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Balcombe tunnel failure lessons revealed

15 Nov 13 Until it became synonymous with fracking, the Sussex village of Balcombe was more closely associated with a problematic rail tunnel, which partially failed in September 2011.

Balcombe tunnel
Balcombe tunnel

The Rail Accident Investigation Branch (RAIB) has now released its report into that incident and set out the lessons to be learned.

Early on the morning of Friday 23 September 2011, the crew of an engineering train passing through Balcombe tunnel observed that part of a large steel structure mounted in the roof of the tunnel, spanning over both railway tracks, was sagging down. An emergency inspection found that on one side of the structure, three supports had become detached from the tunnel lining leaving a 12 metre length partially supported.

The structure, one of six within the tunnel, was intended to catch water dripping from the tunnel roof. It was supported by anchor studs fixed with polyester resin into holes drilled in the tunnel’s brick lining. Within the tunnel, 18 studs (5%) were found to be missing and a further five studs were loose. The RAIB’s investigation has found that this connection was inadequate because the resin was not compatible with the tunnel brickwork and may have been adversely affected by shrinkage and the damp conditions in the tunnel. It is probable that the resin was selected using inadequate technical data and probable that insufficient resin was placed around some studs.

Although some railway staff were aware that studs had fallen from the structure on more than one occasion since 2008, this did not result in appropriate risk mitigation.

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This was because of inadequacies in the reporting of these events and because there was insufficient support for a member of railway staff who was managing some aspects of the tunnel maintenance but had limited experience. Inadequate access for tunnel examinations due to conflicting demands on the limited available access is considered to be an underlying factor.

The RAIB has identified three learning points from this incident: the need to consider the adequacy of information contained in manufacturer’s data sheets; the need to maintain awareness of published information; and the benefit of marking significant tunnel defects such that they are visible from track level.

The RAIB has made nine recommendations addressed to Network Rail that focus on managing existing polyester resin connections and controlling the future use of this material; confirming the compatibility of materials during design work; effective responses to defects and abnormal events; competency of staff managing structures; access for examining structures; the examination process for structures in tunnels; and retention of records relating to structures.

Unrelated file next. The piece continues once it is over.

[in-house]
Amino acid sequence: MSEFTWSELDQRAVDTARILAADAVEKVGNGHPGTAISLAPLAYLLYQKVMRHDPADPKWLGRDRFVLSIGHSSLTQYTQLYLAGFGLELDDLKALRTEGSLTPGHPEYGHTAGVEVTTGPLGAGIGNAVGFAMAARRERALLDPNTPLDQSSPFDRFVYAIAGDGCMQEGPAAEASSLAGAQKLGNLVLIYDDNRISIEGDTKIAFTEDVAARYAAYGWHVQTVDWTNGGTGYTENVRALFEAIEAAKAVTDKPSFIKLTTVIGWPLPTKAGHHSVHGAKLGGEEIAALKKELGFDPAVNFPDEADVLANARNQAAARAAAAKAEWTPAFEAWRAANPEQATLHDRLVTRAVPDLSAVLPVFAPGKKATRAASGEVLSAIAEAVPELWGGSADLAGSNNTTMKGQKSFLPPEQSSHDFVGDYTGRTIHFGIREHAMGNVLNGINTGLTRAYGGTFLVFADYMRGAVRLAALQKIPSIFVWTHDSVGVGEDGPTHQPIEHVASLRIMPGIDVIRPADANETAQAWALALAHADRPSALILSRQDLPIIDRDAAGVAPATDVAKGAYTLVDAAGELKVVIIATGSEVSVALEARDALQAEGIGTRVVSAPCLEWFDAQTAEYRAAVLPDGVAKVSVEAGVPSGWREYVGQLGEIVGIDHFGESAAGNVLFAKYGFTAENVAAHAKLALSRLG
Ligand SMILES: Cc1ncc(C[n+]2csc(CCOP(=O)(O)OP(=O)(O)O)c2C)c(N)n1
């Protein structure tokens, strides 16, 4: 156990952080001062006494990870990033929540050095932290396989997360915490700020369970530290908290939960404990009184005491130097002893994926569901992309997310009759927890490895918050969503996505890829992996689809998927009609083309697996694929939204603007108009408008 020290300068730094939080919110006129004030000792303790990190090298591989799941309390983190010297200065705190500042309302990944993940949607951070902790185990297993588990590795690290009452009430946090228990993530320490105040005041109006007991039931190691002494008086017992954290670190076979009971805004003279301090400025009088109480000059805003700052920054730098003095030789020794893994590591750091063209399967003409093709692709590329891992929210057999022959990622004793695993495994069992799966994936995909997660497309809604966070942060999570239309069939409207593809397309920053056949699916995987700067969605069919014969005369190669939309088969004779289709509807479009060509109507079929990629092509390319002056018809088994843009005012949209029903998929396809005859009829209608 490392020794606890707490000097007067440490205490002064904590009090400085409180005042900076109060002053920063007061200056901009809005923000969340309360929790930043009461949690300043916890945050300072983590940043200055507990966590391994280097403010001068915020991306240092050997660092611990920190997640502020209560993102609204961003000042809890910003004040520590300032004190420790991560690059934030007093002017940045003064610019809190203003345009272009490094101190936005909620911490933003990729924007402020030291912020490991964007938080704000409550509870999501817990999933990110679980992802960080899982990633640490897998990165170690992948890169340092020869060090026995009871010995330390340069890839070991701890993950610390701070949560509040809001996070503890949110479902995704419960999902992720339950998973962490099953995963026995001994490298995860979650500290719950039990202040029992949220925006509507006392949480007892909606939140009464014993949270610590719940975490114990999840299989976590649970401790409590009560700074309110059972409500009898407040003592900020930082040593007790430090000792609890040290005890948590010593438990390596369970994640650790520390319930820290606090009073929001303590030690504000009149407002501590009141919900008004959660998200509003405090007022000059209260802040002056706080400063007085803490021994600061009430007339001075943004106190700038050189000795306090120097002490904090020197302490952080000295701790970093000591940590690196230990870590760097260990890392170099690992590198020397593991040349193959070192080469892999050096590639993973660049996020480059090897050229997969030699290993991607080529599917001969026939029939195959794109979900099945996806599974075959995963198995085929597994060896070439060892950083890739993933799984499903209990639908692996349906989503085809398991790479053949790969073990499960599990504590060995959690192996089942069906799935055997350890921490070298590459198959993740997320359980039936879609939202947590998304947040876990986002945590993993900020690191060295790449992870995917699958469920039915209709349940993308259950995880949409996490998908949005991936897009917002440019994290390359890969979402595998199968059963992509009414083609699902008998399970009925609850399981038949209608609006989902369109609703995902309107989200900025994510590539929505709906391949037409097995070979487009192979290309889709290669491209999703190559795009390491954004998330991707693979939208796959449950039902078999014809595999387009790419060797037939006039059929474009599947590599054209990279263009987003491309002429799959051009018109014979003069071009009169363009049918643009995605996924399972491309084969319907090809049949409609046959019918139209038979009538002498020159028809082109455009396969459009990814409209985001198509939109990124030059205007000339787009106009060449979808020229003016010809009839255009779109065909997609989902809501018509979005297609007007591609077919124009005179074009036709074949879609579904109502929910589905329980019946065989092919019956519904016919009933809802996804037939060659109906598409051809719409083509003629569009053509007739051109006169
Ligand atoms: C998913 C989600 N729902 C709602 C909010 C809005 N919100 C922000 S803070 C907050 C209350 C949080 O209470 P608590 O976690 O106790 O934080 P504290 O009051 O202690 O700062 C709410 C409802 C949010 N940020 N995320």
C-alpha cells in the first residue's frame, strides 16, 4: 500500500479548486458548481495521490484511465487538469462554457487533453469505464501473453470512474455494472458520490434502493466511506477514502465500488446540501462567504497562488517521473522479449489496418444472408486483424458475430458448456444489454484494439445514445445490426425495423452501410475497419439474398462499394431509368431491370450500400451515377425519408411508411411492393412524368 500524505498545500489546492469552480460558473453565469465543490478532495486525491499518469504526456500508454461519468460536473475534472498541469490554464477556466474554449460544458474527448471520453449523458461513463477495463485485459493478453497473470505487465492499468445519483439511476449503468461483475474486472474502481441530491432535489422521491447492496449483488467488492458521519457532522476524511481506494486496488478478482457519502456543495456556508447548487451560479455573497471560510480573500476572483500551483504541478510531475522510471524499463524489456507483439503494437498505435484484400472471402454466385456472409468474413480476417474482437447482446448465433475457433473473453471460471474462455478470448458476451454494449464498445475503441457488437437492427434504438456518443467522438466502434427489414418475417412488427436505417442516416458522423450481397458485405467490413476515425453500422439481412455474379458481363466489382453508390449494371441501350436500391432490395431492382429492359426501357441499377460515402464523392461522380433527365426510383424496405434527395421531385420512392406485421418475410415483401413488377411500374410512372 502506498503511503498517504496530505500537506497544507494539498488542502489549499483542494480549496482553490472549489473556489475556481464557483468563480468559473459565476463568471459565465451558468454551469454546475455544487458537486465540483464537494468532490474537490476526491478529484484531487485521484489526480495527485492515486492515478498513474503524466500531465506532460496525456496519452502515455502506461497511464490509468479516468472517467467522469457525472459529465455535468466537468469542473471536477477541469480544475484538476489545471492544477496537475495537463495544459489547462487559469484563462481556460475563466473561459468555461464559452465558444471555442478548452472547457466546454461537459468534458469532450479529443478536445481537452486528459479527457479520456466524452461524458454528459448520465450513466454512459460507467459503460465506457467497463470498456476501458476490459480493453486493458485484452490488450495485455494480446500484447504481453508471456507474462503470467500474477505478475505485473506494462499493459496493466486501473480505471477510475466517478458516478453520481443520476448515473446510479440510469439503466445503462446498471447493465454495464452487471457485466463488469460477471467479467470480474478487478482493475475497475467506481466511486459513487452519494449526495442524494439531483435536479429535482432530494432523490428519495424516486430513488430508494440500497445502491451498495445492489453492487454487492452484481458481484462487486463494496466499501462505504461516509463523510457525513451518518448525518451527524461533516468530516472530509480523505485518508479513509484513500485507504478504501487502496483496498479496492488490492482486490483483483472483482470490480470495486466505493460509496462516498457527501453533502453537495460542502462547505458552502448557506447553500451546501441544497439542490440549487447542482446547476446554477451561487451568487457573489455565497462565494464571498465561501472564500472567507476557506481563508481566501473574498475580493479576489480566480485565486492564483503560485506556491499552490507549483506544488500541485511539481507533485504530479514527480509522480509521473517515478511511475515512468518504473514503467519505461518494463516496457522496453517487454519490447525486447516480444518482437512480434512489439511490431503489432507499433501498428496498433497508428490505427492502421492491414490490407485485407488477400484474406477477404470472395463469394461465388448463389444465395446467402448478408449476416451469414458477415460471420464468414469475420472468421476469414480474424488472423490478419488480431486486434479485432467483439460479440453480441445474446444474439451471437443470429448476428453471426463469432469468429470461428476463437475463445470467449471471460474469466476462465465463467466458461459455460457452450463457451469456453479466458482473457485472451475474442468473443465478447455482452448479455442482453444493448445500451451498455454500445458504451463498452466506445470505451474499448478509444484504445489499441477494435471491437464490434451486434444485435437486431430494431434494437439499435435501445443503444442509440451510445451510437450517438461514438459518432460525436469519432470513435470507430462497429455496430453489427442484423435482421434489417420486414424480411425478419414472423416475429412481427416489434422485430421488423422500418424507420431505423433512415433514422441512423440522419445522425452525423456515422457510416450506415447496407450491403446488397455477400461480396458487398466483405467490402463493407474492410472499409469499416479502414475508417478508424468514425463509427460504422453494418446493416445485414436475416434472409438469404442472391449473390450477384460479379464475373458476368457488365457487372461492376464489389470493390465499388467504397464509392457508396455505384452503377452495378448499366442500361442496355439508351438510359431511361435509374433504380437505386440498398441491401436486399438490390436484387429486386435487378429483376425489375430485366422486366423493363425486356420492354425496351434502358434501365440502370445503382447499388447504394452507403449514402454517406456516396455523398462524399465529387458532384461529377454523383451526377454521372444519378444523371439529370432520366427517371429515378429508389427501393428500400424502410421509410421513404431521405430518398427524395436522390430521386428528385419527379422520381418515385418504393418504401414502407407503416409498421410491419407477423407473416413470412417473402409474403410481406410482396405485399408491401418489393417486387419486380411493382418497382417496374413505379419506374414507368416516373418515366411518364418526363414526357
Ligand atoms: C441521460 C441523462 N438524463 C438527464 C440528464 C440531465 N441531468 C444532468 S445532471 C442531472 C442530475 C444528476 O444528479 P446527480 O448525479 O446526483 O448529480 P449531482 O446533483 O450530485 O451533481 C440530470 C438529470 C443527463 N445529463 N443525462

1. Network Rail should, where failure could result in risk, identify where polyester resin anchors have been used to support structures (including overhead electrification and signalling equipment), and develop an appropriate regime to detect loose fixings including tactile testing where appropriate.
  2. Network Rail should implement procedures to prevent the use of polyester resin anchors in circumstances where dampness or shrinkage may affect the safe performance of an asset.
  3. Network Rail should review, and if necessary amend its processes, such that designers of structures are required to positively confirm the compatibility of materials with their intended application and environment, including fixing metallic structures to masonry, if the application is safety critical.
  4. Network Rail should review and, if necessary, modify the management arrangements that are now in place to provide an appropriate engineering response when structure defects are reported. This should include assessing the risk in the period prior to rectification, the means to verify that work requested has been carried out, and whether the reported defect is an indication of a wider problem.
  5. Network Rail should undertake a comprehensive review and, if necessary, implement a time-bound plan to modify its levels of staffing and competency requirements so that all technical tasks associated with the management of structures are performed or checked in a timely manner by sufficiently qualified and experienced staff.
  6. The intention of this recommendation is to improve the effectiveness of Network Rail’s investigations when abnormal events are reported. Network Rail should revise its arrangements for the briefing of staff or contractors who are sent to investigate reported defects, so that all relevant available information is provided, and correct any deficiencies found in those arrangements.
  7. Network Rail should review, and if necessary amend, its processes to include adequate safeguards such that sufficient track access is provided for the examination needs of all structures in a manner commensurate with the risk they pose to railway safety.
  8. Network Rail should clarify arrangements, including its relationship with its contractors, for examining structures which are within tunnels, but are not fully encompassed by the normal tunnel management regime.
  9. Network Rail should review, and if necessary improve, arrangements for recording, storing and retrieving data so that all relevant information is readily available to staff undertaking the examination, evaluation and maintenance of structures.

The full report can be seen here:

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